The point I am making here is not that the film should or should not be banned. Personally, I think it would have been a great ride, a freer reign granted to Gareth Evans and Iko Uwais to truly be let off the leash and show what they’ve got. Given the international cult following the film has garnered, I also think that the budget may well be inflated more than just a bit to truly wow everyone all over the world. I do not believe that such a film should be denied its rightful screening; after all, what is a film without an audience?
The worrying thing is how much people are willing to believe anything that appears to validate their own point of view. Unsubstantiated claims made by unofficial sources without much by way of credit or even credibility are given precedence above all else simply because it fits with our worldview. And on we go, posting on our Facebook walls or reblogging on Tumblr post that reflect what we think. Whether that’s wrong is probably a different story, but I think where we could err less would be to critically think about the source and credibility of any story we pass on to others. Too often, the sensationalism of any item overrides the part of the brain that should be asking “How real is this?”
A similar situation could be seen with the disappearance of the MH370 flight. Everywhere on social media, so many people are more than happy to pass on fake adverts of Malaysia Airlines advertising their services and wares without giving two seconds to consider its truth or otherwise. Should they be proven wrong…well, it’s only a Facebook post, isn’t it?
Wrong. We are the stories we are told and tell, and the more repeated a story is, the more validity and currency it gains. Hell, even presidential candidates are believing it. It does not automatically become the objective truth, but it spreads like a virus, infecting the minds of the already infected, the minds of those who only believe what they want to believe. A story, any story about the Malaysian government trampling on the rights of the small people to watch a movie fits in their narrative of an uncaring authority.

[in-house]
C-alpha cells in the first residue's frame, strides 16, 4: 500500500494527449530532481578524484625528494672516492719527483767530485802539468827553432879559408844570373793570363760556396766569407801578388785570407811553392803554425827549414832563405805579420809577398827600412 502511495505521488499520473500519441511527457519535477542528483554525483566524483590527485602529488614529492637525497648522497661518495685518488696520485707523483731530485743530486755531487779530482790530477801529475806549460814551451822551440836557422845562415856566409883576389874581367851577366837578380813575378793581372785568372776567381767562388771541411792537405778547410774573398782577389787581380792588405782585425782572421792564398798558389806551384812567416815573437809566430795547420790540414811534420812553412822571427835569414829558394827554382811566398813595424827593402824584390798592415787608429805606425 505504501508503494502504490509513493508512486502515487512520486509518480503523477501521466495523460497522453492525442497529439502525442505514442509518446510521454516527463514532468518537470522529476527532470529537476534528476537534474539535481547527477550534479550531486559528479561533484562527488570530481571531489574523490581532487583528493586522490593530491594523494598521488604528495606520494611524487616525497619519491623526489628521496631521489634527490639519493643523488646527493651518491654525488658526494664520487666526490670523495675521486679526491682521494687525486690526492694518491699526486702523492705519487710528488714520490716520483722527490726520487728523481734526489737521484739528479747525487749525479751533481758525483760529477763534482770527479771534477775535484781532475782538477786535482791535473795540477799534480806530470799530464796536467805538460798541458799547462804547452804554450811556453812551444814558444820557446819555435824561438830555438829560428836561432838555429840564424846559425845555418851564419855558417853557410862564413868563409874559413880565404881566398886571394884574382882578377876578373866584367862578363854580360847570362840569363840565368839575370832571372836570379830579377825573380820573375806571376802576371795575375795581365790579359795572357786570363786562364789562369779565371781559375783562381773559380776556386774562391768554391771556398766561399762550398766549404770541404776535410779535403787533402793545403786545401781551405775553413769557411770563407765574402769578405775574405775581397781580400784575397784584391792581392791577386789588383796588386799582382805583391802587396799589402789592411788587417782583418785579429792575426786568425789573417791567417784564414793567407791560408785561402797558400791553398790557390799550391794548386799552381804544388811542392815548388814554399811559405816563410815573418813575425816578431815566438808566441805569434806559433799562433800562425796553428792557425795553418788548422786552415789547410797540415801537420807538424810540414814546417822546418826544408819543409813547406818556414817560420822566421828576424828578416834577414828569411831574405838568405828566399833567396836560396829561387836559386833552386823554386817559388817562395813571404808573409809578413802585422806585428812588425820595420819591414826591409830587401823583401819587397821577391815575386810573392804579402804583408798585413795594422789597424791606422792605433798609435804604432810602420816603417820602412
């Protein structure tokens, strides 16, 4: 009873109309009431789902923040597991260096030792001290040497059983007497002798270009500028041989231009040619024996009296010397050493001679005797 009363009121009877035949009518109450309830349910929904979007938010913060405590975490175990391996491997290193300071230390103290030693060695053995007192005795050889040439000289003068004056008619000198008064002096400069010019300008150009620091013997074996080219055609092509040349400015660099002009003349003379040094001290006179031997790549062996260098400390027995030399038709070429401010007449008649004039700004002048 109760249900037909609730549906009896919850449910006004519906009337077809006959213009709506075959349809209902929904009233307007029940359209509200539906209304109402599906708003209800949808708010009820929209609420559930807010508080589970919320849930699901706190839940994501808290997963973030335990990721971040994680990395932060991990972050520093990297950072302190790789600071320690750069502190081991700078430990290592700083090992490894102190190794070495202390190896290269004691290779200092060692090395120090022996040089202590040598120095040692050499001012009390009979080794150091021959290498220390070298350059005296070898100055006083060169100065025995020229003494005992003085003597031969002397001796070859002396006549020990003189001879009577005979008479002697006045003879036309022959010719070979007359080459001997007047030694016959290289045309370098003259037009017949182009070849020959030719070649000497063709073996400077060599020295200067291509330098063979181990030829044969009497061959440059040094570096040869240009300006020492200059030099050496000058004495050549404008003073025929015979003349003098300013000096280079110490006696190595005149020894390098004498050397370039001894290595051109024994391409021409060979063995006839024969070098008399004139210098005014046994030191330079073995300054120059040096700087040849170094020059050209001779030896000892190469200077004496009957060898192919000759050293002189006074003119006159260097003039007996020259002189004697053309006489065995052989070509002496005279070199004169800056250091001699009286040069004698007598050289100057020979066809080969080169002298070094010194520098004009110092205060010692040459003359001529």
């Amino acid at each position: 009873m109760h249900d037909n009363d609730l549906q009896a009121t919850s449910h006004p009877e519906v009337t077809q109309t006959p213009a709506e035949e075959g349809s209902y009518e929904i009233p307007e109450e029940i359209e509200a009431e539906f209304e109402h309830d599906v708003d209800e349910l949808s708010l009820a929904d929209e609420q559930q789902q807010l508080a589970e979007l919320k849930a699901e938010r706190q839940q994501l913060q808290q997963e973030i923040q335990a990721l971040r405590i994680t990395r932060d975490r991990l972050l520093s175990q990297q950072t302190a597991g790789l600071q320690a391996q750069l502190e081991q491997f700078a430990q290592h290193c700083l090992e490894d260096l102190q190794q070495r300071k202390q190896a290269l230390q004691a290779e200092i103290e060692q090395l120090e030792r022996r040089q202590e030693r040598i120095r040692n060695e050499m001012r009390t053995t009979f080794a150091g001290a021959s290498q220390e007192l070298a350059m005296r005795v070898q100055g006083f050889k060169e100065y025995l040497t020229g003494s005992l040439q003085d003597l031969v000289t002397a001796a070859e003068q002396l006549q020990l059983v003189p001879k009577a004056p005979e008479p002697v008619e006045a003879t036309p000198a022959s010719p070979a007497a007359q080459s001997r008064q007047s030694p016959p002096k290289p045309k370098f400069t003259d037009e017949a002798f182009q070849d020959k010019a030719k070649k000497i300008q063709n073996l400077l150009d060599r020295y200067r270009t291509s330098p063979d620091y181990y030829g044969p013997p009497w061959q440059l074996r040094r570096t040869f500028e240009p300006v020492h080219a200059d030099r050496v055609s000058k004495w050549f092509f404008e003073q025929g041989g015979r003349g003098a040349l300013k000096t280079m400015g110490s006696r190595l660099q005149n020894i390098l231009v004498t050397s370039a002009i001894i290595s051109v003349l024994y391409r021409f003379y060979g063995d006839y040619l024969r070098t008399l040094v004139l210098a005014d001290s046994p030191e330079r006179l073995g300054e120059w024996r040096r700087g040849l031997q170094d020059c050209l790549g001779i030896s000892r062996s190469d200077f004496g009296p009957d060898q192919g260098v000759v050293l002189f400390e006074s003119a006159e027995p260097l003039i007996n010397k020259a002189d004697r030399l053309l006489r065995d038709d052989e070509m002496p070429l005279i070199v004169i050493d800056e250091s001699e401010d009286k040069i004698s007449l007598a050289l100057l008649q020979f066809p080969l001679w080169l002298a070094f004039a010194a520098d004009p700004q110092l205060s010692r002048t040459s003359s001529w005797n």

Whether it is true or not, I think we should start to consider how the truths of our world are validated. I'm pretty sure I'm not going to leave it in the hands of a lazy, uninformative article backed up by flimsy quotes from unverified sources.
Friday, April 04, 2014
Semenjak beberapa hari yang lalu, saya menerima banyak soalan mengenai isu-isu yang telah saya jelaskan di dalam kelas dan juga melalui lecture slides yang telah saya sediakan dan sebarkan kepada anda semua.
Namun, masih ada ramai yang tanya saya tentang hal-hal seperti diegesis of frame, temporal frequency dan sebagainya. Ini telah saya ajar di dalam kelas, tetapi kalau masih ada yang tidak faham, saya boleh terima.
Mungkin ada sesuatu tentang cara saya mengajar yang tidak cukup bagus untuk memastikan bahawa anda semua dapat apa yang saya ingin sampaikan. Mungkin penggunaan Bahasa Inggeris sebagai salah satu bahasa utama di dalam kelas ini (dan saya ingin ingatkan bahawa bahasa inilah bahasa rasmi pengajaran di universiti ini) yang menyebabkan ketidaksampaian maklumat tersebut.
Yang saya hairan itu ialah kenapa sebelum ini, soalan dan isu ini tidak timbul. Setiap kali saya ada kelas dengan anda semua, di penghujung setiap kelas yang saya ajar, saya tanya kalau sesiapa ingin tanya sesuatu, kalau ada sesiapa yang ada soalan tentang apa yang saya telah ajar. Jarang ada orang tanya saya sesuatu tentang semua ini, tapi sekarang, sehari sebelum anda semua harus hantar skrip dan assignment yang lain, ada ramai yang hantar pesanan melalui SMS, Whatsapp, Facebook dan sebagainya untuk mendapat tahu tentang maklumat yang telah saya tekankan di dalam kelas kita.
Mungkin kerana markah tidak diberikan untuk apa yang awak faham dalam kelas, hanya untuk assignment sahaja. Mungkin ada sebab yang lain, mungkin saya sendiri yang salah. Tetapi kalau itu benar, kalau sepanjang masa ini markah itu lebih diutamakan daripada ilmu pengetahuan yang sebenarnya lebih penting di dunia luar dari universiti ini, itu menyedihkan saya. Ini telah sampai tahap di mana 30 minit masa anda dalam consultation dengan saya dihabiskan dengan penyeruan untuk saya berikan markah buat kerja yang tidak dibuat atau dihantar menurut cara dan masa yang ditentukan.
Dari pengalaman saya, walaupun markah atau gred yang diperolehi di universiti atau kolej itu penting, kebolehan kita untuk bertutur dengan cara yang bagus, menulis dengan pintar dan menjalankan tugas secara lancar, itulah yang sangat dihargai oleh ramai orang di mana-mana industri atau negara.
Pengajian anda semua di sini hampir lengkap. Sudah lima semester dan lebih dari dua tahun di FiTA telah dialami.
Saya bukan seorang yang sempurna sebagai pensyarah, dan masih ada banyak lagi yang saya harus tahu dan belajar. Tetapi ada perbezaan yang besar diantara belajar untuk mencari markah dan belajar untuk mencari ilmu dan pengalaman. Saya harap anda semua dapat mencari perbezaan tersebut, dan gunakan apa yang awak telah peroleh di universiti ini dengan cara yang baik di masa depan.
Thursday, April 03, 2014
I sit here, looking out at the wonderful steel city that surrounds me. In the distance, the bustle of the crowd and quietened down. It is a Saturday night, but one that is winding down rather than up.